differently the "granularity" is higher.
 Subtracting the 1.0 again didn't help, on the contrary, and the large 
 roundoff error stayed and produced a wrong square root. 
 Of course you can't always transform an unstable algorithm to a stable
 one by simple arithmetic juggling, sometimes the problem is deeper, and 
 you have to use a better algorithm.

 A more realistic example for mechanism I - the quadratic equation
 -----------------------------------------------------------------

 An example program for computing error amplification
 ----------------------------------------------------
 The following procedure (STDRVR) can track error propagation through 
 a routine with a certain arrangement of arguments. The tested routine 
 should have REAL arguments, the first is the "result", and 1 to 3 
 "variables" follow it.
 Such "variable argument list" routines usually work quite nicely,
 if however they don't please notify this guide.
 In this example (see the call to STDRVR) the routine COMPUTE is run 
 20 times, the arguments X1, X2 are varied by random increments on the 
 order of the common REAL machine precision, and the resulting values 
 are monitored.
 Try giving small positive values to X1 and X2, and note the large
 error amplifications that are generated.

      PROGRAM DRIVER
C     ------------------------------------------------------------------
      REAL
     *			X1, X2
C     ------------------------------------------------------------------
      EXTERNAL
     *			COMPUTE
C     ==================================================================
      WRITE (*,'(1X,A,$)') 'ENTER X1, X2:    '
      READ  (*,*) X1, X2
C     ------------------------------------------------------------------
      CALL STDRVR(COMPUTE, 2.0E-7, 20, 2, X1, X2)
C     ------------------------------------------------------------------
      END

      SUBROUTINE COMPUTE(Y, X1, X2)
C     ------------------------------------------------------------------
      REAL
     *			Y, X1, X2
C     ------------------------------------------------------------------
      Y = 1.0E+03 * (X1 ** -0.5) + 1.0E+03 / X2
C     ------------------------------------------------------------------
      RETURN
      END

      SUBROUTINE STDRVR(FUNC, ERRABS, NITER, NARGS, X1, X2, X3)
C     ------------------------------------------------------------------
      INTEGER
     *			NITER, NARGS, 
     *			SEED, COUNT, I
C     ------------------------------------------------------------------
      REAL
     *			ERRABS, X1, X2, X3, Y,
     *			EPS, MINEPS, XIN(3), MIN, MAX, SUM,
     *			RELERR, ABSERR
C     ------------------------------------------------------------------
      PARAMETER(
     *			MINEPS =	2.0E-07)
C     ------------------------------------------------------------------
      SAVE 
     *			COUNT
C     ------------------------------------------------------------------
      DATA
     *			COUNT	/0/
C     ------------------------------------------------------------------
      EXTERNAL
     *			FUNC
C     ==================================================================
      IF ((NARGS .LT. 1) .OR. (NARGS .GT. 3)) 
     *		STOP 'STDRVR: Wrong number of args '
C     ------------------------------------------------------------------
      COUNT = COUNT + 1
      WRITE (*,*) 
      WRITE (*,*) ' Data collection run # ', COUNT
C     ------------------------------------------------------------------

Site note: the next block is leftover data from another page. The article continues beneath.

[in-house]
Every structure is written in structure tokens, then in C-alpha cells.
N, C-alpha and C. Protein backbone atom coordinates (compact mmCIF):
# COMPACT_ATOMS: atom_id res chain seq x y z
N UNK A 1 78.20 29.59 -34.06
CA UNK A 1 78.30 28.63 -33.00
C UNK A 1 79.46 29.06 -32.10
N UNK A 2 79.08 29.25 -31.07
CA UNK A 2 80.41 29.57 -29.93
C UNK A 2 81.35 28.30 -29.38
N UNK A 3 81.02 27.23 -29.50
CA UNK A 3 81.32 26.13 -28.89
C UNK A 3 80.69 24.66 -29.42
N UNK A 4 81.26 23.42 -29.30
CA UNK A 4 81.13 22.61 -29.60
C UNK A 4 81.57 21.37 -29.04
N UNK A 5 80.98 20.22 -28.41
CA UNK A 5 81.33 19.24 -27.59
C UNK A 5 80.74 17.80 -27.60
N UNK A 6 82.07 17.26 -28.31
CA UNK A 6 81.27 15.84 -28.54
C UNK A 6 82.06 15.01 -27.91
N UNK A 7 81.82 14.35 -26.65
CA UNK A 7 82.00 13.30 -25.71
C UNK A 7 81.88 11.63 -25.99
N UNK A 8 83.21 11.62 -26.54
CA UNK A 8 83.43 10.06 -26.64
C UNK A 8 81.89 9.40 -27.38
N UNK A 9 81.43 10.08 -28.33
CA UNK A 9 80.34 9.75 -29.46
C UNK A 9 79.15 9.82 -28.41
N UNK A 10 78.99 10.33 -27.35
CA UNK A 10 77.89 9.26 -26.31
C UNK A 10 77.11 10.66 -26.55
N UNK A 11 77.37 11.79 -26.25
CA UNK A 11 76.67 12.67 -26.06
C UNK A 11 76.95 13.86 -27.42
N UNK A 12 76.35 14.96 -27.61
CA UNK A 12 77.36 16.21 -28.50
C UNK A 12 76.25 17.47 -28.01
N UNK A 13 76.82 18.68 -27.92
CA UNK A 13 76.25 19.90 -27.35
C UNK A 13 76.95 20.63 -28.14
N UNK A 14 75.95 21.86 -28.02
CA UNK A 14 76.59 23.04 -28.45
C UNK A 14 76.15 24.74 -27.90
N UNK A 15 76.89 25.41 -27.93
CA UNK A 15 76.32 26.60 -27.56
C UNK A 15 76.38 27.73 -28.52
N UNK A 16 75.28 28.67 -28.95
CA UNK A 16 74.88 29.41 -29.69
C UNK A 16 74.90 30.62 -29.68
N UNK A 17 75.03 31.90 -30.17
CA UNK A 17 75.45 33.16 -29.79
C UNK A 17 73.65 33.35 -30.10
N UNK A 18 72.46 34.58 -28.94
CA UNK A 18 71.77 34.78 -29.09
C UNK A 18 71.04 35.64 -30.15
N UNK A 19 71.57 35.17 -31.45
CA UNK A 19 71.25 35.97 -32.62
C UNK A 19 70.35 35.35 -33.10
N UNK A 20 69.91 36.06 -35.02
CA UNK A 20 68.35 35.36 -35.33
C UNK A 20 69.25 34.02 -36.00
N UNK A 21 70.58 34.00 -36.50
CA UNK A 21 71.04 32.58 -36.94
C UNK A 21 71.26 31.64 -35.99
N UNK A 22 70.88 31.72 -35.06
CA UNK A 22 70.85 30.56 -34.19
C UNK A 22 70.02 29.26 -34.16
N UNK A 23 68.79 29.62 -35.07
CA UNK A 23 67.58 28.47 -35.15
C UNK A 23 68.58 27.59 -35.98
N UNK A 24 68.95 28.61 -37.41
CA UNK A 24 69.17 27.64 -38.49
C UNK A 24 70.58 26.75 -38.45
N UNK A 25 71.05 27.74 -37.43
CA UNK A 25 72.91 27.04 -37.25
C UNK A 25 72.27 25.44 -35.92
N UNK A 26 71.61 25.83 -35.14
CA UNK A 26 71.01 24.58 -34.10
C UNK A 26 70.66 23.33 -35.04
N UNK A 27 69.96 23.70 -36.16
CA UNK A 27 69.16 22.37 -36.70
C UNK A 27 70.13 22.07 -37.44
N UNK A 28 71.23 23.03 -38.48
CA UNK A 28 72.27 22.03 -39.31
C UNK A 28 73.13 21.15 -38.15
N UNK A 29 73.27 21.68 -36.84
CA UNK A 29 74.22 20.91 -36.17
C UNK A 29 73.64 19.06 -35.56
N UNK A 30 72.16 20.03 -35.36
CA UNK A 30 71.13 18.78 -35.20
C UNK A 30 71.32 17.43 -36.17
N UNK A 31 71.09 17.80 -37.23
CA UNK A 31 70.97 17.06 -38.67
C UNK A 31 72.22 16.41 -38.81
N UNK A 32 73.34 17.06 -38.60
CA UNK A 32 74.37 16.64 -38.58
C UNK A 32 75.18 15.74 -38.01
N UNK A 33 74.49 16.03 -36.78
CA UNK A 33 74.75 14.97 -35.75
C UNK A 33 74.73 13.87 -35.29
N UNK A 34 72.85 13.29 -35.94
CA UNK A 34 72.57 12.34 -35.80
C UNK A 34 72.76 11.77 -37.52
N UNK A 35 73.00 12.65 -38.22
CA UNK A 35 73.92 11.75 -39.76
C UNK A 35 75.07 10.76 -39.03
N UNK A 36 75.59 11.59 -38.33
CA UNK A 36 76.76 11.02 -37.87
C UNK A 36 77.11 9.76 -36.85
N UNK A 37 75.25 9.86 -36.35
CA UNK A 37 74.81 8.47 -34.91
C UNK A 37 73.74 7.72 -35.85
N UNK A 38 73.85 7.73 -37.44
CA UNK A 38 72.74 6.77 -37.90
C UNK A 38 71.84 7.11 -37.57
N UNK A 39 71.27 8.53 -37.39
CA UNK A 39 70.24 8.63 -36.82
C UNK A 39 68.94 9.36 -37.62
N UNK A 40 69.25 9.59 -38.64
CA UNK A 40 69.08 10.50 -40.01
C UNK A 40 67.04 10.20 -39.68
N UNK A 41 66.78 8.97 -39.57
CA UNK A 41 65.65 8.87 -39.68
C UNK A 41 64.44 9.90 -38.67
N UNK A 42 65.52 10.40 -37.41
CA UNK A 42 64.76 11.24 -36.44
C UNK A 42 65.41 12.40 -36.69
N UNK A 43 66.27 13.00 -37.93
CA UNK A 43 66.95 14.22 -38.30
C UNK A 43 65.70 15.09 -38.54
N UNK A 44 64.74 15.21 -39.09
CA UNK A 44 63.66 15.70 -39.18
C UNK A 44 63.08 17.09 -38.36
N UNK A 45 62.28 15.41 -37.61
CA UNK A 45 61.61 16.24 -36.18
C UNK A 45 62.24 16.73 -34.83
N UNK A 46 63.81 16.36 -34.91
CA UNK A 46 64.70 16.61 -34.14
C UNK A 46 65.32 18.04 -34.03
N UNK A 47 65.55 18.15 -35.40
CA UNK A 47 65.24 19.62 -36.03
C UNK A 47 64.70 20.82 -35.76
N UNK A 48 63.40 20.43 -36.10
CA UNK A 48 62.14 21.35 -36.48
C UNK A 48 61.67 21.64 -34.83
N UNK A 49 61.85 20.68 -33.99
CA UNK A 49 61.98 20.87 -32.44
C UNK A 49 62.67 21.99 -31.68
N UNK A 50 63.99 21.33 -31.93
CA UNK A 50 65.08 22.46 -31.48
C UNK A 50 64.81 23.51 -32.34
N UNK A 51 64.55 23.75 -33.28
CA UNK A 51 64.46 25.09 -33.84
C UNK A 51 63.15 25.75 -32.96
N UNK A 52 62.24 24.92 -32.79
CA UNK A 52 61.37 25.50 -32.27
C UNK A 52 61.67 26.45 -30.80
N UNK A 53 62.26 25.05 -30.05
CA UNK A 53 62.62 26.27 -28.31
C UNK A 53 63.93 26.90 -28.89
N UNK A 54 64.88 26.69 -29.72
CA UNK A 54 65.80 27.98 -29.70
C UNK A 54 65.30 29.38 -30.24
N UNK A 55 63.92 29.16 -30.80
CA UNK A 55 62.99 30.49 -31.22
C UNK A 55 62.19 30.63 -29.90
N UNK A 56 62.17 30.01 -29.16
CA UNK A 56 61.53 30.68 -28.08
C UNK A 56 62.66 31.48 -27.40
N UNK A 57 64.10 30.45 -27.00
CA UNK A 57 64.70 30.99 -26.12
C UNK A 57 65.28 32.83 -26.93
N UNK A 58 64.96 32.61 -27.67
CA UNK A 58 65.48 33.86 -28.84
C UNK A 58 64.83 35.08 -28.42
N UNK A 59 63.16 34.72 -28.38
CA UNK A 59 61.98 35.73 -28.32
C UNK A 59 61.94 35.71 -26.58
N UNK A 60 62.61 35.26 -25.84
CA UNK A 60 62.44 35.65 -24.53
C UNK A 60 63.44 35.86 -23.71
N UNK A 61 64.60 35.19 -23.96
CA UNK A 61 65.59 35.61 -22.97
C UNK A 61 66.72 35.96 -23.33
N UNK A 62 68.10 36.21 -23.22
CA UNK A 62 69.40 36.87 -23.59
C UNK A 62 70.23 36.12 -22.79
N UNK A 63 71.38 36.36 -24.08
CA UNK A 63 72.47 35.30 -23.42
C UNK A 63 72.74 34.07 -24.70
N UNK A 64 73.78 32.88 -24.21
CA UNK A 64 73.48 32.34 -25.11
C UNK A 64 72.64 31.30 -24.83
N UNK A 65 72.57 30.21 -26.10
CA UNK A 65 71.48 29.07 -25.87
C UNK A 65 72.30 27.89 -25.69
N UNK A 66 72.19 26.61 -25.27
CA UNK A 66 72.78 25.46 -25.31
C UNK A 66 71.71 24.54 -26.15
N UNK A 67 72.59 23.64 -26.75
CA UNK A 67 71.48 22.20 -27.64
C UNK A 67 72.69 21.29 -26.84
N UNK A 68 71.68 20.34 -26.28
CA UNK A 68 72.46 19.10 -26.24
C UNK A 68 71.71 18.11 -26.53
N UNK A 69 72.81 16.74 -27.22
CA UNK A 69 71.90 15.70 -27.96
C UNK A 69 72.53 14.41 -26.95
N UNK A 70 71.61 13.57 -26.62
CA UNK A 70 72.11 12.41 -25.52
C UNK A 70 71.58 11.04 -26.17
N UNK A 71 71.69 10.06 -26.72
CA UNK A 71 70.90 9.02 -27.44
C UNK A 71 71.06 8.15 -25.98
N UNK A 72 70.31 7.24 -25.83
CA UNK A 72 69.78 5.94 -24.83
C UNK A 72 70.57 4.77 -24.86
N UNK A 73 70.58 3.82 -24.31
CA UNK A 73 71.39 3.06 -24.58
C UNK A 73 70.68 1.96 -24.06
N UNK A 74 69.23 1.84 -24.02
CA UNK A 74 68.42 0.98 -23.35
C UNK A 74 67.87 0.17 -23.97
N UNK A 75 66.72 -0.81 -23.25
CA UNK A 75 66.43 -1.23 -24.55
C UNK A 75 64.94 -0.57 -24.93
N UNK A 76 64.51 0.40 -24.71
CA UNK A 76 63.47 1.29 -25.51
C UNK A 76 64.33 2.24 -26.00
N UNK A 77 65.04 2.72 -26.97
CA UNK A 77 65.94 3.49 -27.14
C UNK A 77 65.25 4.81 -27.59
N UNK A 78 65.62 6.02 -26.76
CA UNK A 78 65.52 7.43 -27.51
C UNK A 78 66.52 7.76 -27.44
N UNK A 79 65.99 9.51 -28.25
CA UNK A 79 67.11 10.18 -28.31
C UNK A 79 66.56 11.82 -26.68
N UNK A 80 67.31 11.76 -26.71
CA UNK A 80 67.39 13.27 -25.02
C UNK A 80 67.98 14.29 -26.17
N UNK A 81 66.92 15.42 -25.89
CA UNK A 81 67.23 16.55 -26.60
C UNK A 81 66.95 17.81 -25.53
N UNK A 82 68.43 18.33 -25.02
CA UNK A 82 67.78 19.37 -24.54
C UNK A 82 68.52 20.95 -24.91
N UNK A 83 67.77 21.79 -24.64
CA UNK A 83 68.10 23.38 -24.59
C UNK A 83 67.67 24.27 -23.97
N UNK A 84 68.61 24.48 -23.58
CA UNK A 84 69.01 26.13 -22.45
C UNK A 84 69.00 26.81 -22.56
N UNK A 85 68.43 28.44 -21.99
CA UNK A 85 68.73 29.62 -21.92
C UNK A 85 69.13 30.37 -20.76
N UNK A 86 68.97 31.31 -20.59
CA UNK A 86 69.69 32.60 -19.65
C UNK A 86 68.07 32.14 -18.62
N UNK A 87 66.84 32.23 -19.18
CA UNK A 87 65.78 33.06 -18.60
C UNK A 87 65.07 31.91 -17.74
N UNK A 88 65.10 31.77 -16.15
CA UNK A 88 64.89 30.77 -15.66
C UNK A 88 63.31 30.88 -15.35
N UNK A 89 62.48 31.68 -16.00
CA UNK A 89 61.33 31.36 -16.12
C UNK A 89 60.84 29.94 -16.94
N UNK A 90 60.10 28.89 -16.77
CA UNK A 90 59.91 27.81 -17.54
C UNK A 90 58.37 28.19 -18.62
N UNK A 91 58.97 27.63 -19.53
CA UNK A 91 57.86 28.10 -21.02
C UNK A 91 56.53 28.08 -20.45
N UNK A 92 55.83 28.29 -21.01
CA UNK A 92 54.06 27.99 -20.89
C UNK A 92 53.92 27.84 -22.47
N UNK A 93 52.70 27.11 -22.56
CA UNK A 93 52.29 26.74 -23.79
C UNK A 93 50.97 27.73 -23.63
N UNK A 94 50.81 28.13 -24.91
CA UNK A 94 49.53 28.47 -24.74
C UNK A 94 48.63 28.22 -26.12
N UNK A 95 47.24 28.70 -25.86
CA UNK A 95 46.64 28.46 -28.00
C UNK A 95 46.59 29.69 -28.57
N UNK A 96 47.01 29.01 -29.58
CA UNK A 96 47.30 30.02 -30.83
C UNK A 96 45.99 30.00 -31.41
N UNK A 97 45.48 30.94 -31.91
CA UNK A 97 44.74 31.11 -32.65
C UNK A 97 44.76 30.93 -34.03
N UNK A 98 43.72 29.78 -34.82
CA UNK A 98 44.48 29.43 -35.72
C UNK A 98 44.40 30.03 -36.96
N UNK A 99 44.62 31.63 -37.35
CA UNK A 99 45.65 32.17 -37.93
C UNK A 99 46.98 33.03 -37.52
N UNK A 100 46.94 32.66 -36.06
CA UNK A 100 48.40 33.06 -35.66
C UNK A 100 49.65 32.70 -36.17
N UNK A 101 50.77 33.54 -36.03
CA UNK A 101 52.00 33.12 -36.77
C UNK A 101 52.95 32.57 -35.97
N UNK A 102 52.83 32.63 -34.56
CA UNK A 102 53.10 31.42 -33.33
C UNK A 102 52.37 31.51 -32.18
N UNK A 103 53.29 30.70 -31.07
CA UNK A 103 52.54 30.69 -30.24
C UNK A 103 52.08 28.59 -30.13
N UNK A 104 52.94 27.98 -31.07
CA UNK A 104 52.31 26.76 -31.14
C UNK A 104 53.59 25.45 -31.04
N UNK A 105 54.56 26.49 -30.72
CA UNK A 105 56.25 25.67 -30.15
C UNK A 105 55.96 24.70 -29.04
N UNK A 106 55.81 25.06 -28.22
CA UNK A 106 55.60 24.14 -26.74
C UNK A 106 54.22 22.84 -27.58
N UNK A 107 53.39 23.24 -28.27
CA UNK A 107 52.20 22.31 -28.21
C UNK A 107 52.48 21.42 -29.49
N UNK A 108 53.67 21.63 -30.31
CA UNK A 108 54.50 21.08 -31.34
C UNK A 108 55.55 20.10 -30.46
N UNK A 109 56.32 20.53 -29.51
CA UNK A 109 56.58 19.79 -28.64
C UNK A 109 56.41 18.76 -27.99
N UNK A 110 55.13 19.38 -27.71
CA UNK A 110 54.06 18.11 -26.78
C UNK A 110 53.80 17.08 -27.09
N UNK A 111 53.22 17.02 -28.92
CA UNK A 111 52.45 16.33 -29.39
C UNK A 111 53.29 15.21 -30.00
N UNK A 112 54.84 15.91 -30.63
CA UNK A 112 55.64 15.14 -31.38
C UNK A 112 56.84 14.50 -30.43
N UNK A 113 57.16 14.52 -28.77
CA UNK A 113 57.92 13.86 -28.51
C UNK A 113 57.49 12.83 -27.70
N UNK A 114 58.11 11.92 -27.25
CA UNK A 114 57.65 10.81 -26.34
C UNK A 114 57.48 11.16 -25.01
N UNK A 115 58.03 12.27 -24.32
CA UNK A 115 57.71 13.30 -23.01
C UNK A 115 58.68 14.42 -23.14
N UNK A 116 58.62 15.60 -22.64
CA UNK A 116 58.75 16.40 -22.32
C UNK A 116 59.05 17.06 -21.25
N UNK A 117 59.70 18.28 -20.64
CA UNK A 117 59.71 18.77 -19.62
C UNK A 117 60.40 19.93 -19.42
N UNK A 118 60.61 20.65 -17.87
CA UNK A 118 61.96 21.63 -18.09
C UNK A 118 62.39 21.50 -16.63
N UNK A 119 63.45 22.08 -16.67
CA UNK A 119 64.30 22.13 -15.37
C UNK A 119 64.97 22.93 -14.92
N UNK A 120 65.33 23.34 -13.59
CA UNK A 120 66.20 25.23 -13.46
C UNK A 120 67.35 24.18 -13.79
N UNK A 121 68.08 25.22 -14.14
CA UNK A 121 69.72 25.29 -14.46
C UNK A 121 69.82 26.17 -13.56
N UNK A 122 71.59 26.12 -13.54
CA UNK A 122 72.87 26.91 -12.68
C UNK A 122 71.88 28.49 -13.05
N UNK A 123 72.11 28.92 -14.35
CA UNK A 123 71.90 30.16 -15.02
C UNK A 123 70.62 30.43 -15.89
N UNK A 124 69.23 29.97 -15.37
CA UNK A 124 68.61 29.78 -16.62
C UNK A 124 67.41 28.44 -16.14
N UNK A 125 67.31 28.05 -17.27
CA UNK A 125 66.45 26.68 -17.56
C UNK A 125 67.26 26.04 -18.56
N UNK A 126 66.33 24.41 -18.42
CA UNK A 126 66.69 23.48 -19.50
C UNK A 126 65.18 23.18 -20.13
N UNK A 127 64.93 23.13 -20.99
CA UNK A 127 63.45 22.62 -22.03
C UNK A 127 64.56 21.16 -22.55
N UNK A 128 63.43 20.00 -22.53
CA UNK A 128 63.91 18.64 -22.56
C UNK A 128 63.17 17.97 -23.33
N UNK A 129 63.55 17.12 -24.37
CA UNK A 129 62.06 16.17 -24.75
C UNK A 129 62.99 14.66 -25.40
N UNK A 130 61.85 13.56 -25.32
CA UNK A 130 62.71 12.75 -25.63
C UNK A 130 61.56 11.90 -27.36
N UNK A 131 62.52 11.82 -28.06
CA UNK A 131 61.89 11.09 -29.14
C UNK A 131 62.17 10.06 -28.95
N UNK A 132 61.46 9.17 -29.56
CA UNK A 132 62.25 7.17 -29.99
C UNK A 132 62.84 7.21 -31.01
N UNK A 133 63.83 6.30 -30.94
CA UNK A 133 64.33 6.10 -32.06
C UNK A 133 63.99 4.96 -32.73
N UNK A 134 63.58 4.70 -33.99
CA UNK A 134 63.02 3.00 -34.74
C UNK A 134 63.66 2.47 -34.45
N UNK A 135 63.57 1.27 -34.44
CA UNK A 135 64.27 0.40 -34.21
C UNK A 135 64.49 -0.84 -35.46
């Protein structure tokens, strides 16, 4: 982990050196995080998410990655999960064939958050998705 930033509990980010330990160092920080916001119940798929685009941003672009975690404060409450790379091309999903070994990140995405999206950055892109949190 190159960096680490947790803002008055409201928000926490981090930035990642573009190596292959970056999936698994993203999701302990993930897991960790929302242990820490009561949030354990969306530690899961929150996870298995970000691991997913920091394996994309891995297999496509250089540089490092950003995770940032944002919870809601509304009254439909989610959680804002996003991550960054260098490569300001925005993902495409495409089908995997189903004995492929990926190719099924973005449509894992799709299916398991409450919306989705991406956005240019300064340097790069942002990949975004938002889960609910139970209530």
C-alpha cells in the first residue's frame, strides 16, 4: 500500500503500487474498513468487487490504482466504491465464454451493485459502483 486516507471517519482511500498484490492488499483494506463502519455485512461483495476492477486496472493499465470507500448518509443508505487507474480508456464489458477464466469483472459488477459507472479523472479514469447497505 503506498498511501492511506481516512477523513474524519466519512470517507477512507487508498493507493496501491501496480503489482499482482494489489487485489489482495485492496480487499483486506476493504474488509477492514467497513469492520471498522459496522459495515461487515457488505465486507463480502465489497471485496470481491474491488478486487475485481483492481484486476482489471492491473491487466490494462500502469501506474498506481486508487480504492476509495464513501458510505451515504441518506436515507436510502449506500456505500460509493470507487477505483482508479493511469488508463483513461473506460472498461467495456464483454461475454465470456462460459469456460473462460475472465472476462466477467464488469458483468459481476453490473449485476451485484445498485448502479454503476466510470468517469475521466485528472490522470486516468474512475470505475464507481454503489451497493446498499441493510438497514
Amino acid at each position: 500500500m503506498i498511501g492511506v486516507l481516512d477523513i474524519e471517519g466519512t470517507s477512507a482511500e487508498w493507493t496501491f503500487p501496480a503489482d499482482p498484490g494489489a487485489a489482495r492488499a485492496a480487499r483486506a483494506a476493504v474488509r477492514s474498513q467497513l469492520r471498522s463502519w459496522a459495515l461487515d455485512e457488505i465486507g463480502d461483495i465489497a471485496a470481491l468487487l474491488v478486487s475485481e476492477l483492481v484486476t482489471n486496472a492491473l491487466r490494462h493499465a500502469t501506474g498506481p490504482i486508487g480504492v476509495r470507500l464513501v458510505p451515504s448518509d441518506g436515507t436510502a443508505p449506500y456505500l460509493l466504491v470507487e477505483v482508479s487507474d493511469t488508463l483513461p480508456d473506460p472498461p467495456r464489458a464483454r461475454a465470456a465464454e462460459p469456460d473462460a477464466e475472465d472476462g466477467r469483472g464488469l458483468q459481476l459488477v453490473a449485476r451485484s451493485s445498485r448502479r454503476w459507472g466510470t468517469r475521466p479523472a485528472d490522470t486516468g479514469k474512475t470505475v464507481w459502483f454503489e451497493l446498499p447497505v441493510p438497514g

SEED = 1234567
C     ------------------------------------------------------------------
      IF (NARGS .GE. 1) XIN(1) = X1
      IF (NARGS .GE. 2) XIN(2) = X2
      IF (NARGS .GE. 3) XIN(3) = X3
      WRITE (*,*) ' Base values =   ', (XIN(I), I = 1, NARGS)
C     ------------------------------------------------------------------
      IF (NARGS .EQ. 1) CALL FUNC(Y, XIN(1))
      IF (NARGS .EQ. 2) CALL FUNC(Y, XIN(1), XIN(2))
      IF (NARGS .EQ. 3) CALL FUNC(Y, XIN(1), XIN(2), XIN(3))
C     ------------------------------------------------------------------
      MIN  = Y
      MAX  = Y
      SUM  = Y
C     ------------------------------------------------------------------
      IF (ERRABS .GE. MINEPS) THEN
        EPS = ERRABS
        WRITE (*,*) ' Initial error = ', EPS
      ELSE
        EPS = MINEPS
        WRITE (*,*) ' Initial error raised to ', MINEPS
      ENDIF
C     ------------------------------------------------------------------
      DO I = 2, NITER
        IF (NARGS .GE. 1) XIN(1) = X1 + EPS * 2.0 * (RAN(SEED) - 0.5)
        IF (NARGS .GE. 2) XIN(2) = X2 + EPS * 2.0 * (RAN(SEED) - 0.5)
        IF (NARGS .GE. 3) XIN(3) = X3 + EPS * 2.0 * (RAN(SEED) - 0.5)
C       ----------------------------------------------------------------
        IF (NARGS .EQ. 1) CALL FUNC(Y, XIN(1))
        IF (NARGS .EQ. 2) CALL FUNC(Y, XIN(1), XIN(2))
        IF (NARGS .EQ. 3) CALL FUNC(Y, XIN(1), XIN(2), XIN(3))
C       ----------------------------------------------------------------
        IF (Y .LT. MIN) MIN = Y
        IF (Y .GT. MAX) MAX = Y
        SUM = SUM + Y
      ENDDO
C     ------------------------------------------------------------------
      ABSERR = ABS(MAX - MIN) 
      RELERR = NITER * ABSERR / SUM
C     ------------------------------------------------------------------
      WRITE (*,'(2X,70(1H-))') 
      WRITE (*,*) ' Number of points =    ', NITER
      WRITE (*,*) ' Max = ', MAX, '   Min = ', MIN
      WRITE (*,*) ' Relative error =      ', 100.0 * RELERR, ' percent '
      WRITE (*,*) ' Error amplification = ', ABSERR / EPS
      WRITE (*,'(2X,70(1H=))') 
C     ------------------------------------------------------------------
      RETURN
      END